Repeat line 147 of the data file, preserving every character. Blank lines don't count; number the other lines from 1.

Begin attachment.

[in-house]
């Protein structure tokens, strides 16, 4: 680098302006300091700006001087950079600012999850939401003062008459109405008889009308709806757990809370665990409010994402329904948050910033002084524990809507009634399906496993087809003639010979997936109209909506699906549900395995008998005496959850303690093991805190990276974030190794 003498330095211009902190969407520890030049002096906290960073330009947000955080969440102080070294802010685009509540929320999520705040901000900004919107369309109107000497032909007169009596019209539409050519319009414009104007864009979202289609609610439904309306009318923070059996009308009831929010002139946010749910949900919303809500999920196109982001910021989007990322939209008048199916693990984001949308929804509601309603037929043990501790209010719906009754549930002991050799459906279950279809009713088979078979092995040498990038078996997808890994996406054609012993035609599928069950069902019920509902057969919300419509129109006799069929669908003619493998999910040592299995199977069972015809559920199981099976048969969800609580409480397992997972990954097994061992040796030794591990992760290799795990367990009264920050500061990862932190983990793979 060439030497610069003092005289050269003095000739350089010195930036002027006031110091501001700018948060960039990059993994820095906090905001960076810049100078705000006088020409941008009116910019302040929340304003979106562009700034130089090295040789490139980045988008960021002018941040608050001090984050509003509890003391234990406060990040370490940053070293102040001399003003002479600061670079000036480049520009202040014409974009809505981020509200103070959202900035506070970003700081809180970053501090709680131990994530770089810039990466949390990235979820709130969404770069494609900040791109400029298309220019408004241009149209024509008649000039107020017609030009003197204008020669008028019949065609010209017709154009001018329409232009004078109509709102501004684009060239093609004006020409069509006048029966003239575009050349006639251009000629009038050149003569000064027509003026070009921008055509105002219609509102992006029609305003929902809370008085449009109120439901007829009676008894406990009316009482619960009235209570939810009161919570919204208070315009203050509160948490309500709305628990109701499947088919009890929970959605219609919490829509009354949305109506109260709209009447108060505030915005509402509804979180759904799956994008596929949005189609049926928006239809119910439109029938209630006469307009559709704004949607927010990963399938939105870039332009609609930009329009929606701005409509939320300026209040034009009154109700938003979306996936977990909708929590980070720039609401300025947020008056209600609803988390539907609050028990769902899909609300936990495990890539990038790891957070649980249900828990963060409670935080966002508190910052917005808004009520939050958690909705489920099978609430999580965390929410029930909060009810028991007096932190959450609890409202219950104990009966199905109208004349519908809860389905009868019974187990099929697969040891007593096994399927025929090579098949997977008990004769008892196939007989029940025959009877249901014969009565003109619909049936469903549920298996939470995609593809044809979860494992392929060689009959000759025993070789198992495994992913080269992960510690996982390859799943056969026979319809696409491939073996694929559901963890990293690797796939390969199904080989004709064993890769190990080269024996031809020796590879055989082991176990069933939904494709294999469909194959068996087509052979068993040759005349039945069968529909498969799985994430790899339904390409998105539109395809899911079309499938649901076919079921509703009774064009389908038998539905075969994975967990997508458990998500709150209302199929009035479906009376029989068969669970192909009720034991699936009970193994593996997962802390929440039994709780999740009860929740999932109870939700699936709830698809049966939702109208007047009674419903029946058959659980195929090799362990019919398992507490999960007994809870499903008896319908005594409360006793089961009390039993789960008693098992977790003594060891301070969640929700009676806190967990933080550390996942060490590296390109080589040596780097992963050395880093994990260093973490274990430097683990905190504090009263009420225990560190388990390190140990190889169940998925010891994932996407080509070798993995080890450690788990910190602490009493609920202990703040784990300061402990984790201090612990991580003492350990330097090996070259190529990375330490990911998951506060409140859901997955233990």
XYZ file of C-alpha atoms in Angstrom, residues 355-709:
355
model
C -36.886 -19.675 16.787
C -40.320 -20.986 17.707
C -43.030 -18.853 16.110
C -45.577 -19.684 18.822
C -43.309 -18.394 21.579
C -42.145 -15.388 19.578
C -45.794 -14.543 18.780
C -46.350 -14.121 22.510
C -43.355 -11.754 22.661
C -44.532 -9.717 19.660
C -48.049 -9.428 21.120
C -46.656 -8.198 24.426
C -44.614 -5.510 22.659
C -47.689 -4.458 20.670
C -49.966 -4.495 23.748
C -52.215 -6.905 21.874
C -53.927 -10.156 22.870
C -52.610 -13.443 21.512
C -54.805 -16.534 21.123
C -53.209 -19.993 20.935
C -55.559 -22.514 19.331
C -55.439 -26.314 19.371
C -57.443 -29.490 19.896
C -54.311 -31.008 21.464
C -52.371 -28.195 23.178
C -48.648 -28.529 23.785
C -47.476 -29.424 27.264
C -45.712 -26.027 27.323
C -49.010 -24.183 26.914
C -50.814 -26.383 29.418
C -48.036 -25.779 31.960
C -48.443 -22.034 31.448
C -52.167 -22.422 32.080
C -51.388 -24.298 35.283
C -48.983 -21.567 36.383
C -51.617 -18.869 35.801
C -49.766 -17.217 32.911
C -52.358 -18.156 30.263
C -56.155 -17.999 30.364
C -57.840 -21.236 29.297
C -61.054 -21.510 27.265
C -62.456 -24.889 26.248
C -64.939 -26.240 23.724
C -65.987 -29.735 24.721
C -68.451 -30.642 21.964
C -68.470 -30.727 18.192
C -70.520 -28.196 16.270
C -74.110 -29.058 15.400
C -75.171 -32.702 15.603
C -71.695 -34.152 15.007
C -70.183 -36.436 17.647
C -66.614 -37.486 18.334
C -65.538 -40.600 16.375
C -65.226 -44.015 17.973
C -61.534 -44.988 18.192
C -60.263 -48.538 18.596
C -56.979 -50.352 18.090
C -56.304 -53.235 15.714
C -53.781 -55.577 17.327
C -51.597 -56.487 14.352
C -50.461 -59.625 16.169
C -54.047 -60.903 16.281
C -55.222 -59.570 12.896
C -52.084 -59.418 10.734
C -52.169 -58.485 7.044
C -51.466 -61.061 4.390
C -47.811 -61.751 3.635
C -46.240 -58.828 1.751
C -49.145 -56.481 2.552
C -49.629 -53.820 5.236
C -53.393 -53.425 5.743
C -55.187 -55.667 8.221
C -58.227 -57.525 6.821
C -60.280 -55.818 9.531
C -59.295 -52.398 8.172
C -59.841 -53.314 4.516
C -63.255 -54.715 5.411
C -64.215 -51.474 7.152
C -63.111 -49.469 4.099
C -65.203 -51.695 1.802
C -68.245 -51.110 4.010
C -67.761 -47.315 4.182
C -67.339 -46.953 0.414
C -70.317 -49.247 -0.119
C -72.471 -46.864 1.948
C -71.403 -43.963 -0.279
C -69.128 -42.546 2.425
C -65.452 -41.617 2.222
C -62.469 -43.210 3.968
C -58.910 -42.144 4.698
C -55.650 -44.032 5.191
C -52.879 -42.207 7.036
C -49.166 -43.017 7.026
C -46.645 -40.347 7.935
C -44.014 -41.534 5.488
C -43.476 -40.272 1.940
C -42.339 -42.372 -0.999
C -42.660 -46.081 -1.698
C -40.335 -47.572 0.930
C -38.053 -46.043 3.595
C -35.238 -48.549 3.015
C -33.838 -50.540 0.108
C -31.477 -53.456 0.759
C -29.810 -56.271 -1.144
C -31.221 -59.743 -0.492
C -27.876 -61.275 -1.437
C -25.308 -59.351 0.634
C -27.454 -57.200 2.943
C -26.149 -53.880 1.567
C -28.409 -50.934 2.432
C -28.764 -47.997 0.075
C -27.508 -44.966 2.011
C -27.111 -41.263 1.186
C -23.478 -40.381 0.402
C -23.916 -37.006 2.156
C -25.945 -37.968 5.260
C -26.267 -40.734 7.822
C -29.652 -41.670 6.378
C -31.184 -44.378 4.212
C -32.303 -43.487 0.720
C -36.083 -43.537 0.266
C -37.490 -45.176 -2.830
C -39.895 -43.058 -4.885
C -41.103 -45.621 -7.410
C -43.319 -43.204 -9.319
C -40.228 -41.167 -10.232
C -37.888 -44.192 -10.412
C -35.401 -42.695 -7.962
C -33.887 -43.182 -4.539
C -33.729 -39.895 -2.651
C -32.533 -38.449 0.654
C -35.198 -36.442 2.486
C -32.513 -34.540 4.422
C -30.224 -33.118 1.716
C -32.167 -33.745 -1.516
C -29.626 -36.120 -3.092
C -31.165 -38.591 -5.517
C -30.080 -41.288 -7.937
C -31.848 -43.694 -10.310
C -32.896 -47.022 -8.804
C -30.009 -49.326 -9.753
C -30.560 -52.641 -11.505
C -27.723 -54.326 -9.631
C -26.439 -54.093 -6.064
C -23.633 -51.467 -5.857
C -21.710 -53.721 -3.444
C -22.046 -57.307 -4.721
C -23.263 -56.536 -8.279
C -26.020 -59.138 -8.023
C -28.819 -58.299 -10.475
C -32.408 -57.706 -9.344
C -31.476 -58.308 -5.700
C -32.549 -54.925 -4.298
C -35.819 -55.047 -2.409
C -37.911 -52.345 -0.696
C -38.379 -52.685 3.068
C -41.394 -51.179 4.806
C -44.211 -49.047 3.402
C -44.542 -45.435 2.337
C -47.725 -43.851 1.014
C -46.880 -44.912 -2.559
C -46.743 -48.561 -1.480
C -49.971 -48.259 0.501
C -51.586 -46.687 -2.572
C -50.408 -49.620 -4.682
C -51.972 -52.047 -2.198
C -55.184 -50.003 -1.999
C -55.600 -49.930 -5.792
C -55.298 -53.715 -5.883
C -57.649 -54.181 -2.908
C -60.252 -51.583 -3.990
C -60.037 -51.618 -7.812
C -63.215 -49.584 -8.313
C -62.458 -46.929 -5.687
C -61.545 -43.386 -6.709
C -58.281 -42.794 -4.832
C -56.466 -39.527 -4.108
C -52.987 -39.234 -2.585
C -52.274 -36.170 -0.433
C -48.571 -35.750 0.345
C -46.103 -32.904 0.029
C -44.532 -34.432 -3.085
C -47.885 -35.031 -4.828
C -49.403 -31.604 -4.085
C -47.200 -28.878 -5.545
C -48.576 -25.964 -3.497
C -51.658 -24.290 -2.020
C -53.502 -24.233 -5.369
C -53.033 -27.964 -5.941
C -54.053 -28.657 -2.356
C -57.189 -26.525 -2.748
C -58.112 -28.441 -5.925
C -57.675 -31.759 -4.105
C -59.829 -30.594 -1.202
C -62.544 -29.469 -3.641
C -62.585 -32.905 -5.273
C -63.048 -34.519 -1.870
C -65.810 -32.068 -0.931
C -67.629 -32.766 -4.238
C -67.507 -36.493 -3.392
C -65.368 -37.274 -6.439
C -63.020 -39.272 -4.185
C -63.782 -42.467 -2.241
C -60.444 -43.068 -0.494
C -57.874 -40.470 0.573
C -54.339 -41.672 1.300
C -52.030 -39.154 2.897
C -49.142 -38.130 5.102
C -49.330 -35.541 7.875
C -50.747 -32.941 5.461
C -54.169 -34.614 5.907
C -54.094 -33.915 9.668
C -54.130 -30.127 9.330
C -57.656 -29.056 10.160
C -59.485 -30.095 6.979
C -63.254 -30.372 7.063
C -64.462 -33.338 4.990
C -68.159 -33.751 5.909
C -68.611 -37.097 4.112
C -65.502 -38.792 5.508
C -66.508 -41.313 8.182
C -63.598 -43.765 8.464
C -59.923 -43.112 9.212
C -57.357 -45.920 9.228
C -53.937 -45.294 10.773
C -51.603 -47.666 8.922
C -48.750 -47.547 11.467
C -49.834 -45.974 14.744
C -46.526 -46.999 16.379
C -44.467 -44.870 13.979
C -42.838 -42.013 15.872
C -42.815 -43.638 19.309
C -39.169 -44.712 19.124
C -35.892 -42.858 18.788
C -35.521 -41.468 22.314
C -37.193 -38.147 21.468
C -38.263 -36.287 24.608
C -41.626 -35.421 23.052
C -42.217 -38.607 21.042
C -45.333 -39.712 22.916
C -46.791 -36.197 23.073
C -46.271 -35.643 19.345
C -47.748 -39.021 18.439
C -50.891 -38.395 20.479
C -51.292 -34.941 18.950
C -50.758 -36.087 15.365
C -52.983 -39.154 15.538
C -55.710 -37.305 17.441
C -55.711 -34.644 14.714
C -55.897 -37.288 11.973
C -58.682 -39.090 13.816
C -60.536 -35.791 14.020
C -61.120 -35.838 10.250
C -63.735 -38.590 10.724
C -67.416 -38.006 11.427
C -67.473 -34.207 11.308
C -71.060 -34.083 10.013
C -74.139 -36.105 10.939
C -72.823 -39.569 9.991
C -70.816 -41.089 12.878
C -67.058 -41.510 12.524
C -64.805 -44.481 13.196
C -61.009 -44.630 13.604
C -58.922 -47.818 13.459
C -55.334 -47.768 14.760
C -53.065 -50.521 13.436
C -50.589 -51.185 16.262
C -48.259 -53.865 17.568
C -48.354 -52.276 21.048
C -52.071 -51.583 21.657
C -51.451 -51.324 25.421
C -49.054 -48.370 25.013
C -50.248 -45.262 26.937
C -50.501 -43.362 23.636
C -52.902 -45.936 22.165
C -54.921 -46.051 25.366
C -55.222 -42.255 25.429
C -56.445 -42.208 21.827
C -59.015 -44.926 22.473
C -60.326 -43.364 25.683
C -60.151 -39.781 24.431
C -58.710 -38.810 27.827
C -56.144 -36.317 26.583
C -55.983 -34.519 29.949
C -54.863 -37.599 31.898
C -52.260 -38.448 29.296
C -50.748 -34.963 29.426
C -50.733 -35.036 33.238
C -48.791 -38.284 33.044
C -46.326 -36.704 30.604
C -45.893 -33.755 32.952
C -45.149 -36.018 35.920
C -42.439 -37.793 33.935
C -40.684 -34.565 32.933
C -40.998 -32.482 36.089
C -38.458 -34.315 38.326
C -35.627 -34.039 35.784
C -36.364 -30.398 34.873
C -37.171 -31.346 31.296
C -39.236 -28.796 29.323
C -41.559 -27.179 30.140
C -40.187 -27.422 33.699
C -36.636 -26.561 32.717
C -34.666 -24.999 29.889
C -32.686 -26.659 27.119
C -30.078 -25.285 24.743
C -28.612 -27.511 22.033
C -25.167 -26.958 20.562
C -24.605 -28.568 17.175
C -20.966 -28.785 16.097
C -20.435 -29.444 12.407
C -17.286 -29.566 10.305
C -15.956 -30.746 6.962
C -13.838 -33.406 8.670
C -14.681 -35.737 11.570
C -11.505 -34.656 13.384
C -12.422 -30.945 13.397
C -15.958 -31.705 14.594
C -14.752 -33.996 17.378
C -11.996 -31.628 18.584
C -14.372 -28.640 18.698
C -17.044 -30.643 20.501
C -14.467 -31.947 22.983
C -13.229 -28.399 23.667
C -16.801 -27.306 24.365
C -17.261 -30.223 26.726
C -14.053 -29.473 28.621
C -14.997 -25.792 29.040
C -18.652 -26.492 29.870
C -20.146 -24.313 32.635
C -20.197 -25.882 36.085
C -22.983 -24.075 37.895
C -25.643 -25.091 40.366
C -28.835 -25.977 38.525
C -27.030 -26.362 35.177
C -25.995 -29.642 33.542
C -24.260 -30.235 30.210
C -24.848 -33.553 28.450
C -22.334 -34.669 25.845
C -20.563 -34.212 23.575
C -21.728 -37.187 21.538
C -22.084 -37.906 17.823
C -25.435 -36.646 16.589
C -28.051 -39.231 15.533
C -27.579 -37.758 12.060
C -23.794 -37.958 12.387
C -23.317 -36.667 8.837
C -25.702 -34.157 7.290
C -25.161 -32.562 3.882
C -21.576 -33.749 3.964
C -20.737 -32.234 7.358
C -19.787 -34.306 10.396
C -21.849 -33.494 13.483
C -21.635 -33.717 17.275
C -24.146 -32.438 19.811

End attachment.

C -30.560 -52.641 -11.505